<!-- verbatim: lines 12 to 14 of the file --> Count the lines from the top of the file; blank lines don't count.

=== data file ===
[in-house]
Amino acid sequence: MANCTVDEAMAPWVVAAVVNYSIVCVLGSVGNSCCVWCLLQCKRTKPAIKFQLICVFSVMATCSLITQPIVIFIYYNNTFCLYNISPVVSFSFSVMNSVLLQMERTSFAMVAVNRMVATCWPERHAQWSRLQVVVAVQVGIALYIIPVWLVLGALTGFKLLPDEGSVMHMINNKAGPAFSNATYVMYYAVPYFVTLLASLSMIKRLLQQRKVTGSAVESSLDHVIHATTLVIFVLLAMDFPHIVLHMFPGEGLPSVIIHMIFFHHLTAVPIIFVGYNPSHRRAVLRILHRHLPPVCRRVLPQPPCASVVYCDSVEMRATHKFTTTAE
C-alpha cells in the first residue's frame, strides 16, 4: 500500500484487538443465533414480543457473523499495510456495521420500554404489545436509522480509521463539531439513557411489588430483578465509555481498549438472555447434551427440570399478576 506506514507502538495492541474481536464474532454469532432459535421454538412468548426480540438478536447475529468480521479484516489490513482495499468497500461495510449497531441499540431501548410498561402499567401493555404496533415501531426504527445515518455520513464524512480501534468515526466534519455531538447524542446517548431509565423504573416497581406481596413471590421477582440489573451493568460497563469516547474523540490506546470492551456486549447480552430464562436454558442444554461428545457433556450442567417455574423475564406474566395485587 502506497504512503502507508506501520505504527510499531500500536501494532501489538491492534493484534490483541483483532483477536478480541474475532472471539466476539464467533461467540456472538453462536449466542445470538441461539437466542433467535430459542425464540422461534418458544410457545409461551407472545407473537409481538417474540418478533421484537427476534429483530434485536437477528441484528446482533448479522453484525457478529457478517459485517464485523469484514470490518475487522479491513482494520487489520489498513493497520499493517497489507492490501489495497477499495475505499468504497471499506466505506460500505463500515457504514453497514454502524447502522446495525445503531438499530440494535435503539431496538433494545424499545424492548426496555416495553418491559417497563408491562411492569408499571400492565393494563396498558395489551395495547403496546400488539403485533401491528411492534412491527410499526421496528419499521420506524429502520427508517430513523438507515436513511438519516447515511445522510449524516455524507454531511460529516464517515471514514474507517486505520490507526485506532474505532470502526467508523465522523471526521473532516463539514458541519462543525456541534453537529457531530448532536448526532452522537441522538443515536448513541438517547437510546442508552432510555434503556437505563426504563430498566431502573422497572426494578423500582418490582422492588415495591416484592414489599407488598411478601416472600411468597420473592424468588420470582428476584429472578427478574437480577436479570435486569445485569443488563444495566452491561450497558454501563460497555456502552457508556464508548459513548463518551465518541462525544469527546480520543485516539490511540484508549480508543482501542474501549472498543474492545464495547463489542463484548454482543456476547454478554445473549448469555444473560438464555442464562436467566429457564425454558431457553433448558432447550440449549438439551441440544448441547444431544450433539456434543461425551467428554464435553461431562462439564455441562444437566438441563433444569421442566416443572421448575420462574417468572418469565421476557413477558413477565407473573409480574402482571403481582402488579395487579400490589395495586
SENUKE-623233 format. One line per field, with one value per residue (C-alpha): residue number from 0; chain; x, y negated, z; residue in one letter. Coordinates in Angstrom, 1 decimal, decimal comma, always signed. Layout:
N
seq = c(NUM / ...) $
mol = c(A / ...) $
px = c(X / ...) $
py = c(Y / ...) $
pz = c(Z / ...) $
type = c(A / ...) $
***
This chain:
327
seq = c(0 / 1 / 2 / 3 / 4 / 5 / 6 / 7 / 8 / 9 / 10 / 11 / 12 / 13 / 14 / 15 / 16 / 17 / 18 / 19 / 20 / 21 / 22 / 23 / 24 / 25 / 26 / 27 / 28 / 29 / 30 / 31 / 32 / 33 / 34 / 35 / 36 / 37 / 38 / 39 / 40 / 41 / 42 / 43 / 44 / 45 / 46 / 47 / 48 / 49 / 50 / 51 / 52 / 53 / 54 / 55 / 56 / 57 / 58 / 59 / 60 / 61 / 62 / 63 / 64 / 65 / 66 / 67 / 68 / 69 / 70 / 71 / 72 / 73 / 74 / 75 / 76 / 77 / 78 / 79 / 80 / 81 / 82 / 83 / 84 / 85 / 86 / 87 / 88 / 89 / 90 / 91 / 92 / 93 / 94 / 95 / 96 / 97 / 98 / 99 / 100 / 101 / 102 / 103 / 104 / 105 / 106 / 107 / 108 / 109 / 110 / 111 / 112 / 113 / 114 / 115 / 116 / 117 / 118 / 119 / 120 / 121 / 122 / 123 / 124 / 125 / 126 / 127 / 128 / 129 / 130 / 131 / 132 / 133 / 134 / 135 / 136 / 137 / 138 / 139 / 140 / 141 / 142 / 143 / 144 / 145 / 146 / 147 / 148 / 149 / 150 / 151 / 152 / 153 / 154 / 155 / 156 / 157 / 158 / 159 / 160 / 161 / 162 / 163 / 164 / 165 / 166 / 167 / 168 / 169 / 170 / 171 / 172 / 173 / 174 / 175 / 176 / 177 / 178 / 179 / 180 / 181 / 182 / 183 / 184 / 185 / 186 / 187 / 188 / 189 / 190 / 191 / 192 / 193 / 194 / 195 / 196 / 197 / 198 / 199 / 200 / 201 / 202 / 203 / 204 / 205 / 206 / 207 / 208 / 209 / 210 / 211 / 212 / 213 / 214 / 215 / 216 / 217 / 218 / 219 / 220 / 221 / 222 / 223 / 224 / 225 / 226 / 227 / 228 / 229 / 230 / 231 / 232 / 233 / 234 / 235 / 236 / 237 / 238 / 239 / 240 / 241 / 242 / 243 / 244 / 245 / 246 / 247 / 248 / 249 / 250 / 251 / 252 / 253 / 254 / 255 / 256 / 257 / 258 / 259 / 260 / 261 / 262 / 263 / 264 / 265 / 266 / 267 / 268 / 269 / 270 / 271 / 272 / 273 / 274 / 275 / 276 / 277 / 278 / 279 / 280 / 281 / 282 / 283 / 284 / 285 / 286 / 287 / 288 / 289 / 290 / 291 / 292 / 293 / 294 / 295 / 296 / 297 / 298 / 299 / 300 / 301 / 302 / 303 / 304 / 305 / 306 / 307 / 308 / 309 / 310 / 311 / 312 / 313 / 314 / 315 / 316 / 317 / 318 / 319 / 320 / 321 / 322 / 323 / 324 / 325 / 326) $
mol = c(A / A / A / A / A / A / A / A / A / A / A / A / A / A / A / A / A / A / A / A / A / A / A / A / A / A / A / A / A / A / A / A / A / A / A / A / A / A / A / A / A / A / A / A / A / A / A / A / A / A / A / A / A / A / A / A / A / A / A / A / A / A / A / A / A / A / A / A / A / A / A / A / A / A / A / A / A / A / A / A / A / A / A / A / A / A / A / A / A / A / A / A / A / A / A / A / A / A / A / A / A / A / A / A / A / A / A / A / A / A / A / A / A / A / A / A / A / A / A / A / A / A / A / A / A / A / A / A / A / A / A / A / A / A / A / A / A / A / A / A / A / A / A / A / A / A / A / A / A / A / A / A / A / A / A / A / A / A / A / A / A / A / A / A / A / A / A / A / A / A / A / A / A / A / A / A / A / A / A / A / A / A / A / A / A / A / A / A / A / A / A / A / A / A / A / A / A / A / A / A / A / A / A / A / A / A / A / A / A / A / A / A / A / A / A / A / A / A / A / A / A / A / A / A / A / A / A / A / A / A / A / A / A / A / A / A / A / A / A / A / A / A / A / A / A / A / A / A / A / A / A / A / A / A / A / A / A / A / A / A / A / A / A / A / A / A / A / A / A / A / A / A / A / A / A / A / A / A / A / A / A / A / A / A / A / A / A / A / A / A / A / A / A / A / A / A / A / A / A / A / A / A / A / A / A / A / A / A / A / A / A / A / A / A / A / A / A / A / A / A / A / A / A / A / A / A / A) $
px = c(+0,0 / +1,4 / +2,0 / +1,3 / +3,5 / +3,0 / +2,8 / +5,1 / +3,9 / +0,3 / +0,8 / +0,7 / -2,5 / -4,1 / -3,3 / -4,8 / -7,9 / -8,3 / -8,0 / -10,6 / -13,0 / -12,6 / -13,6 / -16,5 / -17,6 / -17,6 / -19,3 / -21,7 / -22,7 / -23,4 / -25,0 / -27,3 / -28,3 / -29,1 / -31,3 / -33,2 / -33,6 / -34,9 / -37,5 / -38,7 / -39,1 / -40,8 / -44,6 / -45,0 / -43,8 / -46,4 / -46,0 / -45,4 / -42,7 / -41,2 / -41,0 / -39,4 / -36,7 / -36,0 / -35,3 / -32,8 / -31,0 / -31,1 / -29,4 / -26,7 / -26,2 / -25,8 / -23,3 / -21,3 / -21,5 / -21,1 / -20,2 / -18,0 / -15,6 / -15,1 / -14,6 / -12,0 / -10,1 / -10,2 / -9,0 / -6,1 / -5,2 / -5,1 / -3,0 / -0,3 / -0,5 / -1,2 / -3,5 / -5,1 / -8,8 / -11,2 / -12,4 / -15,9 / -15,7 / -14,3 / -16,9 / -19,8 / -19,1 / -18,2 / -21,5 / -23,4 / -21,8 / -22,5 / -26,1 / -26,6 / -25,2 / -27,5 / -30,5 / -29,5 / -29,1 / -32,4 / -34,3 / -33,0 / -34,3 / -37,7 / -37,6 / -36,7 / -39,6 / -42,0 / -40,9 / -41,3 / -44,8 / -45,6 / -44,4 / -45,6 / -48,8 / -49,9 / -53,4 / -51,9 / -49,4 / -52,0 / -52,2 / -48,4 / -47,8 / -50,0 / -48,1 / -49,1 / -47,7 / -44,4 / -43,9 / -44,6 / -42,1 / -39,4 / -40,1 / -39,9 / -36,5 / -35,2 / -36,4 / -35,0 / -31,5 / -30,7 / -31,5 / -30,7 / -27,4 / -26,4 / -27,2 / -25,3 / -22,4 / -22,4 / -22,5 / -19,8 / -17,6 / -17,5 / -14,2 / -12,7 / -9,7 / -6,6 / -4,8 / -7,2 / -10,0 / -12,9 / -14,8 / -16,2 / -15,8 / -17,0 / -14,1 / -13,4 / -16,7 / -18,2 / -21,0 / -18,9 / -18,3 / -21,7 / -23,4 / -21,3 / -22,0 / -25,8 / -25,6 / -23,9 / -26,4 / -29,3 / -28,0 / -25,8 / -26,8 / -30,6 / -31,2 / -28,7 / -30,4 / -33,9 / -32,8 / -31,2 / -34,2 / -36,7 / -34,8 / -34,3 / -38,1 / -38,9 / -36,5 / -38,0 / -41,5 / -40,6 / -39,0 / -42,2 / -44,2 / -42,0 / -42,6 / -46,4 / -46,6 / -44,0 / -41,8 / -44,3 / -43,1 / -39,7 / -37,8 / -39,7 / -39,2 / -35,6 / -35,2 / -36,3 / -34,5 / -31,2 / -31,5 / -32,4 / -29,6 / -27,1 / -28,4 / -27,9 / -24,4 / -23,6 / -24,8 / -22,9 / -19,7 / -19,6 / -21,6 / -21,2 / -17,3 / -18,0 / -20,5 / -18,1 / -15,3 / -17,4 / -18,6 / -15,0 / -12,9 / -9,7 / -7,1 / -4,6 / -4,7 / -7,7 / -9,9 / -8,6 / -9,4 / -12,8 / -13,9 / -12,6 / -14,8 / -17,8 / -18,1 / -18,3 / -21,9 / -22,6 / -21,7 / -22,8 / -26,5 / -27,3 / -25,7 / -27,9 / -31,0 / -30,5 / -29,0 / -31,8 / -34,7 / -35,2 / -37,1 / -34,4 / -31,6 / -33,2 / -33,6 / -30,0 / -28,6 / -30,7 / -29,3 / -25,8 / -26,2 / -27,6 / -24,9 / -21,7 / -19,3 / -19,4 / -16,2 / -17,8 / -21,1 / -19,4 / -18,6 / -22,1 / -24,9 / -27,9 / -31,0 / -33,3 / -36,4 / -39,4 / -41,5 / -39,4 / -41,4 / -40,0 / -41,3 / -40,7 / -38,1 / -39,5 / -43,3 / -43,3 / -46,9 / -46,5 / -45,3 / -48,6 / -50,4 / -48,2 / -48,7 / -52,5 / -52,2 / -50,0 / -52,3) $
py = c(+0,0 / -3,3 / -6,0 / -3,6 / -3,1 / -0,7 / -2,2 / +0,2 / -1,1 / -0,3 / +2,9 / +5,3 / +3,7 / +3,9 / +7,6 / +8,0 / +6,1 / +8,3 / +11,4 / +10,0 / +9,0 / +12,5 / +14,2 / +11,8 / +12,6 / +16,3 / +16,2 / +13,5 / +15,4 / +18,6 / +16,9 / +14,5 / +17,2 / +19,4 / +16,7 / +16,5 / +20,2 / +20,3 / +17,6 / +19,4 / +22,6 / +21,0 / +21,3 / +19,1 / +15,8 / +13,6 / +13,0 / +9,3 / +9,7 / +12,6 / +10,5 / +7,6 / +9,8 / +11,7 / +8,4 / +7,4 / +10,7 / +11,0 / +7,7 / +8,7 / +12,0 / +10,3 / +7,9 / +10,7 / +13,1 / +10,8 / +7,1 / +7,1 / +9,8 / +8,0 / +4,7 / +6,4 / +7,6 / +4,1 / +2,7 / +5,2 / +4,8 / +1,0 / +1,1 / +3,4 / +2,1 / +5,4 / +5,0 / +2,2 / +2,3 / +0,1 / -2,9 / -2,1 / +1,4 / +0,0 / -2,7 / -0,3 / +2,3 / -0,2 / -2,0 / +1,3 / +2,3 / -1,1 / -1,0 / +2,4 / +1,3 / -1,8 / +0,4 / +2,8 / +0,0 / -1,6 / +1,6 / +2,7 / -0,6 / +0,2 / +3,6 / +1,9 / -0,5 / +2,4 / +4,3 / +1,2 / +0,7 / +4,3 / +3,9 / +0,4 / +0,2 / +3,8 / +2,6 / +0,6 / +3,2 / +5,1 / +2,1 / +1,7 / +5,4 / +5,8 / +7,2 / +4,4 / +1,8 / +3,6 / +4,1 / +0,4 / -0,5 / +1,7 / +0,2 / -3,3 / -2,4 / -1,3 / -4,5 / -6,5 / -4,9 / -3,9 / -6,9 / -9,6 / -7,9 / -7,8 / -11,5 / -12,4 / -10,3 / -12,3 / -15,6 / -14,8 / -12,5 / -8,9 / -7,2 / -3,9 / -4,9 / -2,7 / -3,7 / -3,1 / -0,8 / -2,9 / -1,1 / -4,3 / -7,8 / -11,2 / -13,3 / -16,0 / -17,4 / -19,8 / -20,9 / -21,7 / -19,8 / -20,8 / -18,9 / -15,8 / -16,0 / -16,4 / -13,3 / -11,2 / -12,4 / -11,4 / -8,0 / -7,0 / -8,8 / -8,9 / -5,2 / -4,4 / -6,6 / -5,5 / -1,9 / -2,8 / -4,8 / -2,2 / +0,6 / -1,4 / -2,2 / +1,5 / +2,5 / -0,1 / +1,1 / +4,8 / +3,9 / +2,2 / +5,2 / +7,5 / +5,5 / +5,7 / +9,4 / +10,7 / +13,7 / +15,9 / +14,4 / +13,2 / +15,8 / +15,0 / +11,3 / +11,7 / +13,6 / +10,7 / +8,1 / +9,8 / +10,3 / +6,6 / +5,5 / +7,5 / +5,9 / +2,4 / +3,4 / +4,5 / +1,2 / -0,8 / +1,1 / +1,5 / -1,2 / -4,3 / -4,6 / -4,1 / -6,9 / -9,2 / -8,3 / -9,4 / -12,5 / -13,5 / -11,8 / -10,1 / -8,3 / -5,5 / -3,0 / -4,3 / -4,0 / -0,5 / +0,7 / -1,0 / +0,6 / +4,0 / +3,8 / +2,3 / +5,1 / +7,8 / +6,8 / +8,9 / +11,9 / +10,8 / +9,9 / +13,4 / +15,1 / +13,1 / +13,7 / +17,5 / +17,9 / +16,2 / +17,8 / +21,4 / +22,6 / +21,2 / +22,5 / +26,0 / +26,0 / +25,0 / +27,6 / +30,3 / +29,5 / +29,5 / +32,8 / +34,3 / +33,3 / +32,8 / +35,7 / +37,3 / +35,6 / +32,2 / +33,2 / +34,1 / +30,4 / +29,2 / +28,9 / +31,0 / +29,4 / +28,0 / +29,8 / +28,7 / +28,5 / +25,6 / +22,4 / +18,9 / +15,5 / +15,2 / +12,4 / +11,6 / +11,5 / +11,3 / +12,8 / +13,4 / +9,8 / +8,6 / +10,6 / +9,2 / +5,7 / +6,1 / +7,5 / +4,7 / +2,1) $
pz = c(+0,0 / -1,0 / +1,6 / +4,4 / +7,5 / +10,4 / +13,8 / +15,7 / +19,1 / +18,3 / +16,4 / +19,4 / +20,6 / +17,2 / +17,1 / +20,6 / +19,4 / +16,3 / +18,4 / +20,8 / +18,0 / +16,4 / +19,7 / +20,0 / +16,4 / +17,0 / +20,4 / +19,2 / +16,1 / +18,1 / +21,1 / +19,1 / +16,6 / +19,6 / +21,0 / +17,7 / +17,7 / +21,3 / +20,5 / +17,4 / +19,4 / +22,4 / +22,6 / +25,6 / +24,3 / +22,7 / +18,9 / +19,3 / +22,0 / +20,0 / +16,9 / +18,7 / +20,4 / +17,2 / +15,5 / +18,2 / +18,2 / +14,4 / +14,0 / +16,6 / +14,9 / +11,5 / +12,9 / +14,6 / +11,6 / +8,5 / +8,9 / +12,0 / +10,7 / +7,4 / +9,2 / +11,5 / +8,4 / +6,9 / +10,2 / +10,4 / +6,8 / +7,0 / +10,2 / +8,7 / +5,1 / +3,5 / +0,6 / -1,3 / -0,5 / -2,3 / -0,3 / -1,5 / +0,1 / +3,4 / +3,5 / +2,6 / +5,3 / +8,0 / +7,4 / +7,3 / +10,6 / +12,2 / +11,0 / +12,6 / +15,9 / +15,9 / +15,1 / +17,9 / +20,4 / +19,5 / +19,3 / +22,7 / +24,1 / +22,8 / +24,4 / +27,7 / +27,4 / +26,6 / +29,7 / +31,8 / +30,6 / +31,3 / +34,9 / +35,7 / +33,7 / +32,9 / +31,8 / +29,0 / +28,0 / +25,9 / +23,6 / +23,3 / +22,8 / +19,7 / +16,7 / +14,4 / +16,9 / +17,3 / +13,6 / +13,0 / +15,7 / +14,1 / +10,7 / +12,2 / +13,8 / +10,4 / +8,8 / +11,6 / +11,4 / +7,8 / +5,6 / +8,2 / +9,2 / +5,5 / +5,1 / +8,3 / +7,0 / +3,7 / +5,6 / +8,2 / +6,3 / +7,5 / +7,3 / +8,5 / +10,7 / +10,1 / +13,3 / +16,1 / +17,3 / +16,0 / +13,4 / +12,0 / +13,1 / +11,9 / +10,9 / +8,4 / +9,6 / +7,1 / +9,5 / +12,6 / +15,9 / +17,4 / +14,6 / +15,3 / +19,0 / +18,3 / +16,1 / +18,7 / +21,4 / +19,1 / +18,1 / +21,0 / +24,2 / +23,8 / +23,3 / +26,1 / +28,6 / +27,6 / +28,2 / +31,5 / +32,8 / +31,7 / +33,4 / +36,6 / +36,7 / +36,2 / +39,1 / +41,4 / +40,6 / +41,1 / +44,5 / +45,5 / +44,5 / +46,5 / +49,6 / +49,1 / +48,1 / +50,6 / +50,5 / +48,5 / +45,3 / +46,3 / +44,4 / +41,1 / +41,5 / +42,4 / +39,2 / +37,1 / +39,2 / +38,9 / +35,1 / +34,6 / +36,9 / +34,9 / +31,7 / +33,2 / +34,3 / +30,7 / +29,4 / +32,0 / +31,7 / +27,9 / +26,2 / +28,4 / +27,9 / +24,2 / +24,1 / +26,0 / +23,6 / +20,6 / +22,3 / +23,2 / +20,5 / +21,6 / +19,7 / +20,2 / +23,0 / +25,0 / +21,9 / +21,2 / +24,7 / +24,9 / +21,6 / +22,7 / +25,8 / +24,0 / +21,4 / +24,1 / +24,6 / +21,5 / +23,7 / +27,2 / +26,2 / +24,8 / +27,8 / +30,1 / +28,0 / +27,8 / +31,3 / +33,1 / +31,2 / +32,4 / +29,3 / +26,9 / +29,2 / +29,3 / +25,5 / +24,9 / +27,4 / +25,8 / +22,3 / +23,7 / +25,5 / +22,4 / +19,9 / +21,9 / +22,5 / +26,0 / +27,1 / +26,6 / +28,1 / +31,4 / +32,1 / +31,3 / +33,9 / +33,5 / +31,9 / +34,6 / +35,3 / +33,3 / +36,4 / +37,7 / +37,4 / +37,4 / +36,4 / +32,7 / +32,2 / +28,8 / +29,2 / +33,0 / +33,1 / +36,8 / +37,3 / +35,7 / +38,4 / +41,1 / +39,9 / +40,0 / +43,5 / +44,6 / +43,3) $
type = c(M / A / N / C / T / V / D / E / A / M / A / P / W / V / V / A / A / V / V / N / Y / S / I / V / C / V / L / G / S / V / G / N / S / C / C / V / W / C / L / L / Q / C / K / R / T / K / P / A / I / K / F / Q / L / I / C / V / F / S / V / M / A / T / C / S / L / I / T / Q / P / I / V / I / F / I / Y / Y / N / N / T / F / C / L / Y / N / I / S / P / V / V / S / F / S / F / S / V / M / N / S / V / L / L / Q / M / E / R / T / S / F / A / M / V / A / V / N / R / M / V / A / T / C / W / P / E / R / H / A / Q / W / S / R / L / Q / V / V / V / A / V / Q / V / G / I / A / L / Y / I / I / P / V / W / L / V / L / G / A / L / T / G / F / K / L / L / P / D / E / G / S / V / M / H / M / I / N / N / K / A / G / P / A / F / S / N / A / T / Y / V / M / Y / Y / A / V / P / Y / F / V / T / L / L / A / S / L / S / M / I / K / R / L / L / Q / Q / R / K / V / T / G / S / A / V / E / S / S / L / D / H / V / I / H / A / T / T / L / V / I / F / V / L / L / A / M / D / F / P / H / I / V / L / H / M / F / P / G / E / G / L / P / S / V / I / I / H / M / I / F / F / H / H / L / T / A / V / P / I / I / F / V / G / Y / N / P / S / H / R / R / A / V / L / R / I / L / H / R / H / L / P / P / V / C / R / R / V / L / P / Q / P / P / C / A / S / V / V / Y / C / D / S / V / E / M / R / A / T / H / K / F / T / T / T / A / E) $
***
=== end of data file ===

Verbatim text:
***
This chain:
327